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Florence Birdwell, Singing Teacher to Broadway Stars, Dies at 96

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Florence Birdwell, an inspiring voice teacher whose many students included the Tony Award-winning musical stars Kelli O’Hara and Kristin Chenoweth, died on Feb. 15 in Yukon, Okla. She was 96.

Her death, in an assisted living facility, was confirmed by her son Brian.

Professor Birdwell taught voice from 1946 to 2013 at Oklahoma City University, establishing herself as a dramatic, no-nonsense mentor. She helped aspiring musical theater and opera singers unlock the mysteries of captivating an audience, but she could also make her students weep with her candid feedback on their progress.

“That’s life,” she told The New York Times in 2015. “If they can’t take the criticism they’ve asked for — don’t come.”

During a visit to Manhattan in 2015 to see the Tony-nominated performances of Ms. O’Hara in “The King and I” and Ms. Chenoweth in “On the Twentieth Century” — Ms. O’Hara would win (Ms. Chenoweth had already won a Tony in 1999, for “You’re a Good Man, Charlie Brown”) — Professor Birdwell also conducted a master class of about a dozen former students.

“At 90, she is girlish and soft one minute, fearsome and sharp the next,” Sarah Lyall wrote in The New York Times, “and she commands all the attention in the room.”

After Scott Guthrie performed “It All Fades Away,” from “The Bridges of Madison County,” for the class, Professor Birdwell cheered, then ticked off his imperfections: He was tensing his shoulders, forcing his vowels and doing something wrong with his breathing.

He sang the song several more times. She pointed to a spot where his neck met his shoulder and said: “You’re putting a strain on that muscle. I don’t want it to get worse.”

Professor Birdwell emphasized that singers must memorize the words of a song before learning the melody, so that the lyrics are not only in their vocabularies but also in their hearts.

“You have to open up a little bit of your insides,” she told The Times. “You have to learn about yourself as a person.”

Florence Gillam Hobin was born on Sept. 3, 1924, in Douglas, Ariz., on the border of Mexico, and raised in Santa Fe, N.M., and Lawton, Okla. Her mother, Grace (Gillam) Hobin, was a legal secretary; her father, Warner, was not a part of Florence’s life from the time she was young.

Florence’s operatic soprano helped her earn a scholarship to Oklahoma City University after a music professor heard her sing with her high school orchestra. Before she graduated in 1945 with a bachelor’s degree in voice, her plans to perform on Broadway were derailed by an infection in her throat that damaged her larynx.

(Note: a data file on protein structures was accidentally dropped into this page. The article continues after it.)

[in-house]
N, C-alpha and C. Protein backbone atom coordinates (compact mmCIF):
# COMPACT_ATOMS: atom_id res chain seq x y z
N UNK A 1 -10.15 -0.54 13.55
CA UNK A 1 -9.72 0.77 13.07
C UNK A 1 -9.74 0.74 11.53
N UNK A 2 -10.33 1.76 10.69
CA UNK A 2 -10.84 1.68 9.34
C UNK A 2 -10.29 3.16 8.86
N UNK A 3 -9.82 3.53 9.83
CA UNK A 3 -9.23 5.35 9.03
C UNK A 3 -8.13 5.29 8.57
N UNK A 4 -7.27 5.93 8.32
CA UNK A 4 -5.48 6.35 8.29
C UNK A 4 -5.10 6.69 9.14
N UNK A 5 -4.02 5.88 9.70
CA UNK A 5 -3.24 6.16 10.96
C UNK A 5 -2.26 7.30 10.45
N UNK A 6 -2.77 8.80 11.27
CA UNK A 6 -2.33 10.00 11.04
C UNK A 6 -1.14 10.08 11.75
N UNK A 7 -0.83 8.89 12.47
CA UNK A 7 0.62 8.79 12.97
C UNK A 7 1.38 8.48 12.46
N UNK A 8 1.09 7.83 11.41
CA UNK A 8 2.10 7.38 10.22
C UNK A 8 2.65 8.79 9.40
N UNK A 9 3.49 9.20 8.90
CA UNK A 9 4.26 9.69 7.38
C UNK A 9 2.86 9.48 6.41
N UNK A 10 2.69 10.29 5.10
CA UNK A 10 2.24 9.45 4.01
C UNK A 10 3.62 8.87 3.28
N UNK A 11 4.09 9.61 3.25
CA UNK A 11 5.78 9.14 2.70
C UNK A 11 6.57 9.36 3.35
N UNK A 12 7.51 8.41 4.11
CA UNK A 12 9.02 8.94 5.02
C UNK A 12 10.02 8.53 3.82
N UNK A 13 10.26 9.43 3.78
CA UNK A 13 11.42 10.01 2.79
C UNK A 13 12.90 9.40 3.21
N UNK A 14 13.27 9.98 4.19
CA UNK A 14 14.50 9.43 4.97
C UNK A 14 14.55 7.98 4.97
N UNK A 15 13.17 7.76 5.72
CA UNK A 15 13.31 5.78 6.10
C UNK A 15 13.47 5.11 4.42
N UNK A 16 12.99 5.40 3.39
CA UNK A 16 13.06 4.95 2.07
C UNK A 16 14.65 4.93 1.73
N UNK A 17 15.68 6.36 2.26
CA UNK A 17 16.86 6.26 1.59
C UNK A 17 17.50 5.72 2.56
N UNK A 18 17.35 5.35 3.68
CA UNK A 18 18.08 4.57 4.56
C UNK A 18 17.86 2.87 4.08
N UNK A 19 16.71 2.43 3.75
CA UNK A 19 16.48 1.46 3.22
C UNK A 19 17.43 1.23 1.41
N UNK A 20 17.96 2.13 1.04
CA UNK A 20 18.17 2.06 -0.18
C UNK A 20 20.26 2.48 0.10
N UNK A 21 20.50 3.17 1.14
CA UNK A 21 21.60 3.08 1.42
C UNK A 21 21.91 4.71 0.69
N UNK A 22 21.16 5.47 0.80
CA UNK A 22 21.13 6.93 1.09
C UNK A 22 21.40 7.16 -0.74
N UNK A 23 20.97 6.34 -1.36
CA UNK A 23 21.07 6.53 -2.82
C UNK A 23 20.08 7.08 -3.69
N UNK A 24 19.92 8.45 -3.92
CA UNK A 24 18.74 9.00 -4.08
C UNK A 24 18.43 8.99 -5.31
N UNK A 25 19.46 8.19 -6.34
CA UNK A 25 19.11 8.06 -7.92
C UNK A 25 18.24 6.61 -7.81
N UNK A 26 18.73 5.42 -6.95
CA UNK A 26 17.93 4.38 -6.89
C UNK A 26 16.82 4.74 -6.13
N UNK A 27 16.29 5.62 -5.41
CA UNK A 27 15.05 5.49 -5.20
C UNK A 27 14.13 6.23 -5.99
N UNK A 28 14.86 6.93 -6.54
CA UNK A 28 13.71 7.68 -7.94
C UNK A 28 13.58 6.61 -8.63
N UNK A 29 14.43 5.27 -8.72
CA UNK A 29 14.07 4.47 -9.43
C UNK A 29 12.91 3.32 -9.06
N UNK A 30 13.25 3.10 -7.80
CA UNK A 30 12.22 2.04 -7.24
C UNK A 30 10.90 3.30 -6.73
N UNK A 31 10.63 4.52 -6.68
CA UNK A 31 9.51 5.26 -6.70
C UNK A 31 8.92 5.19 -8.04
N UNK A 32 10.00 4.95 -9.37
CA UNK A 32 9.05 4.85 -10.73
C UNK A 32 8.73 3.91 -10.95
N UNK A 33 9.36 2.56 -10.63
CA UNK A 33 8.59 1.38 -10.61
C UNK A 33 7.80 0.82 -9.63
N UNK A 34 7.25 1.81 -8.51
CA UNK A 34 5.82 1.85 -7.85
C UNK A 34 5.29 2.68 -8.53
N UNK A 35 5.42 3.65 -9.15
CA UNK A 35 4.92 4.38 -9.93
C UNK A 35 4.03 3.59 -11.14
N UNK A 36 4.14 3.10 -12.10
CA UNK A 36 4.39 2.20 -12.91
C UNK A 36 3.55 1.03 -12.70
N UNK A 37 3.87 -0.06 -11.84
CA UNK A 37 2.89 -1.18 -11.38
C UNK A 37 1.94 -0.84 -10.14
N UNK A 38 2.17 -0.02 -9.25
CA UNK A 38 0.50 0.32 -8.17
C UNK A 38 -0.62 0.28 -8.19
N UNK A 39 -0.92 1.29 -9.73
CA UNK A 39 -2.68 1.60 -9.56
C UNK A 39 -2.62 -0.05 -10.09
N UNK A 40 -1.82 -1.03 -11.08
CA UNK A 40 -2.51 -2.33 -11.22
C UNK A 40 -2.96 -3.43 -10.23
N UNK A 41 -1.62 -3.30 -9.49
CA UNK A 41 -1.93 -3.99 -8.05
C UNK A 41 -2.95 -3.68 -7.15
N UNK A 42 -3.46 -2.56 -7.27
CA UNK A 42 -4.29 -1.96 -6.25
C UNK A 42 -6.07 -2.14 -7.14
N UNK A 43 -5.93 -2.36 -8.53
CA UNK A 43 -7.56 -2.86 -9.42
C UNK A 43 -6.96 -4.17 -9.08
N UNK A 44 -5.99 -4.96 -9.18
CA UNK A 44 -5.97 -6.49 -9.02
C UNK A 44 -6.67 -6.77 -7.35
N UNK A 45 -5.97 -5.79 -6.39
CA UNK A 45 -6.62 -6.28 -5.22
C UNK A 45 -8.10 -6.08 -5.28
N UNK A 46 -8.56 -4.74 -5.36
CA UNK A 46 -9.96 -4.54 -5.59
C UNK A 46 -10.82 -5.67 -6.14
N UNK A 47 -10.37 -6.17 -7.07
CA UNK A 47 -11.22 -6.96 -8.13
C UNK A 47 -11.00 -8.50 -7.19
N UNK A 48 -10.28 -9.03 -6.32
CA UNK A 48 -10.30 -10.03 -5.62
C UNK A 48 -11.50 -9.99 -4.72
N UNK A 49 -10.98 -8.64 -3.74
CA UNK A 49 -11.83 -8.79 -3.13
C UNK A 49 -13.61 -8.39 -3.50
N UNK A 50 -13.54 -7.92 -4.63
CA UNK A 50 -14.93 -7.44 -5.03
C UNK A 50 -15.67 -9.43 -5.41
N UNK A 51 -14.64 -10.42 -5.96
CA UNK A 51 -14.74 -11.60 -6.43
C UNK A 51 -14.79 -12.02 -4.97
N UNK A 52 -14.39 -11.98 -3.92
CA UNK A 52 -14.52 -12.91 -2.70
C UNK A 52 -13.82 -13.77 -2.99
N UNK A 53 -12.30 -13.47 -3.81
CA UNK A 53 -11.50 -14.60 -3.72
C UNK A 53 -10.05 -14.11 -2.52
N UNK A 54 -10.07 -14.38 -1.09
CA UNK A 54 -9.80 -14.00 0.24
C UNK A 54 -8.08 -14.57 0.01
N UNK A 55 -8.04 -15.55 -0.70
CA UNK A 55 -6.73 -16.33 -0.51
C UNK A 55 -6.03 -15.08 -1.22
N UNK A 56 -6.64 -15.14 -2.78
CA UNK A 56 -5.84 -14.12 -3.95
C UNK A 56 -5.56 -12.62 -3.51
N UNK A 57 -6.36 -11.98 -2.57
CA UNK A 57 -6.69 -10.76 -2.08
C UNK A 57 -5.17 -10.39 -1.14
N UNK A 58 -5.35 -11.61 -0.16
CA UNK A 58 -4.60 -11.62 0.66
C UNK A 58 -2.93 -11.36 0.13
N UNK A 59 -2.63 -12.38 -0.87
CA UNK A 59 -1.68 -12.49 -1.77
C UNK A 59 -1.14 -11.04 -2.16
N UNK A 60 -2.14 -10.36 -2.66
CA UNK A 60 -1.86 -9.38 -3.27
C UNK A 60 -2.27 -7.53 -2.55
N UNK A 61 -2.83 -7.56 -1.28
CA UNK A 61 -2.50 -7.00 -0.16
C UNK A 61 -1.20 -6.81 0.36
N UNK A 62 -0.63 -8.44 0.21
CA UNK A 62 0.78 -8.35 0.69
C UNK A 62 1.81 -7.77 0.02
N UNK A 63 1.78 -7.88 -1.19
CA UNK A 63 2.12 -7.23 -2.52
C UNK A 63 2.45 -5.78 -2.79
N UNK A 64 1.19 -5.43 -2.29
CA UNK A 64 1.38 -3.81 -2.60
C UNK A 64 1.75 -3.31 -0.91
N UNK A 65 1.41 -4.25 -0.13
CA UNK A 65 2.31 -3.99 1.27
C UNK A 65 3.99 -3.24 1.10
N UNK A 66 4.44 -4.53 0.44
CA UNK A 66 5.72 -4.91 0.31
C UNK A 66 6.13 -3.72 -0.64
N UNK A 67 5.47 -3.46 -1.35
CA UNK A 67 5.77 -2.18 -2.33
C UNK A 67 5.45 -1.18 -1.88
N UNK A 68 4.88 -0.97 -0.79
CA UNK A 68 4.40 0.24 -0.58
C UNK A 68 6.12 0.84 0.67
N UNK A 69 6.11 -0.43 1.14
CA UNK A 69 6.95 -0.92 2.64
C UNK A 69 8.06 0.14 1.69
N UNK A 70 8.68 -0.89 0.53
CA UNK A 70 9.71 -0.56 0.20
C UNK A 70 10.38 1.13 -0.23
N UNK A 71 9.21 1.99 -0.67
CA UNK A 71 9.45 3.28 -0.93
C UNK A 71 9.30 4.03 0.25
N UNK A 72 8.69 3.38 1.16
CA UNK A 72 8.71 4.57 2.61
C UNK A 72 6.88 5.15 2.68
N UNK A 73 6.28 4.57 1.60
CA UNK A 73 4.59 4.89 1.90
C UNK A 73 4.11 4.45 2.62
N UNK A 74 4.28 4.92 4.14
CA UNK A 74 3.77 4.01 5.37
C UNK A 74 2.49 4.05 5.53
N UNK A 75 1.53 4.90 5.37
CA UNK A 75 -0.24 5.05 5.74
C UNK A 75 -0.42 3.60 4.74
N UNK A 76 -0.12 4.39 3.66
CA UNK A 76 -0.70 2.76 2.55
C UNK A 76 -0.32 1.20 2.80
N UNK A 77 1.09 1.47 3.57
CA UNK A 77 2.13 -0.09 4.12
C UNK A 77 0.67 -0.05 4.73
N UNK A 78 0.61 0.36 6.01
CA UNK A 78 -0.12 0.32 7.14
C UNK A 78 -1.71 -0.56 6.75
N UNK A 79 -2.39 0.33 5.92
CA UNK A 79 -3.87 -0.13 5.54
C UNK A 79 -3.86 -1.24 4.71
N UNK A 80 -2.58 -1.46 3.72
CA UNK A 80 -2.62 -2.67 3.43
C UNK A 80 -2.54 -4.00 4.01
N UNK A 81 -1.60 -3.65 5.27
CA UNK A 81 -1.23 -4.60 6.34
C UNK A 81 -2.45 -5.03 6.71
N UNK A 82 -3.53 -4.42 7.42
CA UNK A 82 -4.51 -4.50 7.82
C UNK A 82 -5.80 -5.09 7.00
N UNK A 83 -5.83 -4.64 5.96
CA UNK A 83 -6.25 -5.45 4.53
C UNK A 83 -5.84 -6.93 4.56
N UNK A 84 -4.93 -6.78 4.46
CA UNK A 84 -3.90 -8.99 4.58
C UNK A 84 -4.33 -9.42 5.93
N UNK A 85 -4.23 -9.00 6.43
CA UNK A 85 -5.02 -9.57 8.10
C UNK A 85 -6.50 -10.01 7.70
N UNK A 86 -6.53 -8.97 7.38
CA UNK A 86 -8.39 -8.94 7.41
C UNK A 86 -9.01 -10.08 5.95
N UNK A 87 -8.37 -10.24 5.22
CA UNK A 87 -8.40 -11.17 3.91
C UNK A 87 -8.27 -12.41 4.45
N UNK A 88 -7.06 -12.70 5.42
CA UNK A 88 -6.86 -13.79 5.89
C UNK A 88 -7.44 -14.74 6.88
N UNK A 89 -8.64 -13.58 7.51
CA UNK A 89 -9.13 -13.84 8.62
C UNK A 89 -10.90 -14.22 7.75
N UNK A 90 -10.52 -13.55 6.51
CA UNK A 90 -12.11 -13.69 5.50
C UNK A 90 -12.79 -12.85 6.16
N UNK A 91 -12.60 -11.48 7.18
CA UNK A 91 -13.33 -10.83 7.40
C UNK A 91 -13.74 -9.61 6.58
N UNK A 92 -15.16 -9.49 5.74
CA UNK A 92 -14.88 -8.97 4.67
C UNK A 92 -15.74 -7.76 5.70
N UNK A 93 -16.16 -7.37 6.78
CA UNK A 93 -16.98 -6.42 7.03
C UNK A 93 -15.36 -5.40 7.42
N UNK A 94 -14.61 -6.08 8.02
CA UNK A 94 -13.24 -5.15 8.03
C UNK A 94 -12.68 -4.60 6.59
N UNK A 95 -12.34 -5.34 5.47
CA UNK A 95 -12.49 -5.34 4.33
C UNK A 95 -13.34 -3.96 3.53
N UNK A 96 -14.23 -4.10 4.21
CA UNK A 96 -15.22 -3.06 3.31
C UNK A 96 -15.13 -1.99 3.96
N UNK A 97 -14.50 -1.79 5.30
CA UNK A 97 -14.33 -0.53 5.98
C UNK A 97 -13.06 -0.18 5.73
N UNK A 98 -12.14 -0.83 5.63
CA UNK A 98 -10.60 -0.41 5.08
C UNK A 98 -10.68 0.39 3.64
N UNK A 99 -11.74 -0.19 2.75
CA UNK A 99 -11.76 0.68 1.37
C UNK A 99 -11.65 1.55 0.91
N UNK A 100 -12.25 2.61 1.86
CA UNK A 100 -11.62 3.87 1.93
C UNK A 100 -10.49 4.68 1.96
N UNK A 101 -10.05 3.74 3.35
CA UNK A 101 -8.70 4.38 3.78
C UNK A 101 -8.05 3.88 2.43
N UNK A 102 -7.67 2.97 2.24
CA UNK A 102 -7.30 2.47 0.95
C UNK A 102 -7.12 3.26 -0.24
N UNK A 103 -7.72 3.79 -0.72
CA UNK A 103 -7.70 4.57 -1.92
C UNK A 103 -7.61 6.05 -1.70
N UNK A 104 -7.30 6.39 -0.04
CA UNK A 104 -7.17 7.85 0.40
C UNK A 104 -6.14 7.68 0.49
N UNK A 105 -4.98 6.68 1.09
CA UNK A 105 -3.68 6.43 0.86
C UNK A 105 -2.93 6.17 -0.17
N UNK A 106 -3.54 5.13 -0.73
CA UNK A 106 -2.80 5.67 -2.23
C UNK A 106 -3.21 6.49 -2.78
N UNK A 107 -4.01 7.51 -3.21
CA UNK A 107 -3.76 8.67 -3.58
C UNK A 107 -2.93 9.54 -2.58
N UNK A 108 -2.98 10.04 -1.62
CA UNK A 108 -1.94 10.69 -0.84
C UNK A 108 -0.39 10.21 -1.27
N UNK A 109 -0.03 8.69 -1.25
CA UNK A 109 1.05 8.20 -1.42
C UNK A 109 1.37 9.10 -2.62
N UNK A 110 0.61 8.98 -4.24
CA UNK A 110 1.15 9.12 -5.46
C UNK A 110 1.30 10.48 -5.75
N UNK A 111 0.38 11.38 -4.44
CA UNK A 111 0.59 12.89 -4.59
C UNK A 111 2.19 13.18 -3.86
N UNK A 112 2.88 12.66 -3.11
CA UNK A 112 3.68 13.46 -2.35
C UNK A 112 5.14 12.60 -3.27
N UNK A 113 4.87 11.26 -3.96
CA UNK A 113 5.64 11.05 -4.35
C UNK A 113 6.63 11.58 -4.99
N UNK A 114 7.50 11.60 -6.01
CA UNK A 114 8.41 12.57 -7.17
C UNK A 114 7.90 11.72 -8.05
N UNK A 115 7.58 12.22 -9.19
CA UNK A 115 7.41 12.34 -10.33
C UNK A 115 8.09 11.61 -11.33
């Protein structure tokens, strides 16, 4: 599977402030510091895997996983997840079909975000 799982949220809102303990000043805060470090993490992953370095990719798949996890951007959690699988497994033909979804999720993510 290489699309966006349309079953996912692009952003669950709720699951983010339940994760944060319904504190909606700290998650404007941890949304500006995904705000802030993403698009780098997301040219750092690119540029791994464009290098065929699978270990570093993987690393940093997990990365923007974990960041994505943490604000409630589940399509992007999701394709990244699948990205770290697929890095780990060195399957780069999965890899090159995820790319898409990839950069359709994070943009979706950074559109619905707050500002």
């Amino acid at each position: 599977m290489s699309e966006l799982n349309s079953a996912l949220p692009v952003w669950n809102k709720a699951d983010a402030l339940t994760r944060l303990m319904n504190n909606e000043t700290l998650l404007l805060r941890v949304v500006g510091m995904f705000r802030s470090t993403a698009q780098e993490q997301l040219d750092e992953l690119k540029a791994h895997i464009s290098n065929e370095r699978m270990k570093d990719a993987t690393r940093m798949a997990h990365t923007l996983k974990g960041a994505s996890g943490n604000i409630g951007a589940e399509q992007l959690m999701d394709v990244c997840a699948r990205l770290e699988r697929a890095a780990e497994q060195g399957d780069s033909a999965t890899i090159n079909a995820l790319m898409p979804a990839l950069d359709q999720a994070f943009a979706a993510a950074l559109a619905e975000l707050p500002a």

Recalling the critical moment for The Oklahoman in 2015, she said that she tearfully told her teacher, Inez Silberg, who advised her, “You cannot sing now, maybe, but you can certainly talk.” She suggested that Florence teach and sent her three students.

“Each one of them was terribly lost in one way or another,” Professor Birdwell said. “And what I learned was warmth and caring and love. And it stayed with me all my teaching life.”

One of those students was Barbara Fox, an opera singer who, at 19, was in an emotional spiral: She had been sexually assaulted, and her father had recently died. When her voice teacher threw her out of her studio, her music theory teacher suggested she study with Professor Birdwell — who, she recalled, later told her, “‘I couldn’t believe they were so willing to throw out the talent I saw in you.’”

“And she made me go to therapy,” Ms. Fox, who as Barbara DeMaio went on to perform widely in Europe, said by phone. “She took me by the nape of the neck and said, ‘I will not let you waste this talent.’”

Ms. DeMaio, now a professor of voice at the University of Central Oklahoma and the executive director of the Painted Sky Opera company, added, “When I say that Florence Birdwell saved my life, I’m not exaggerating.”

In 1985 Professor Birdwell received the Governor’s Arts Award, the State of Oklahoma’s highest arts honor. She was inducted into the Oklahoma Higher Education Heritage Society’s Hall of Fame in 2012.

And she recovered her voice, if at a slightly lower register, and performed regularly, most notably in an annual one-woman show in Oklahoma City during the 1980s and ’90s, in which she sang music from various genres and recited poetry and short stories.

“People have so much inside of them that just has to come out,” she told The Oklahoman in 1990 before her 11th annual show. “This is my coming-out party.”

In addition to her son Brian, Professor Birdwell is survived by her daughter, Robyn Birdwell; seven grandchildren; and one great-grandson. Another son, Todd, died in 1980, and her husband, Robert, died in 2013.

Despite Professor Birdwell’s sometimes daunting style, Ms. O’Hara said she never feared her.

“She ripped me down, she tore me apart,” she told The Oklahoman in a video interview in 2015. “She built me back up, and every single bit of it seemed to be the path that I was supposed to be on. It never scared me. It just made me feel right.”

During her Tony Award acceptance speech, Ms. O’Hara thanked Professor Birdwell “for giving me wings.”

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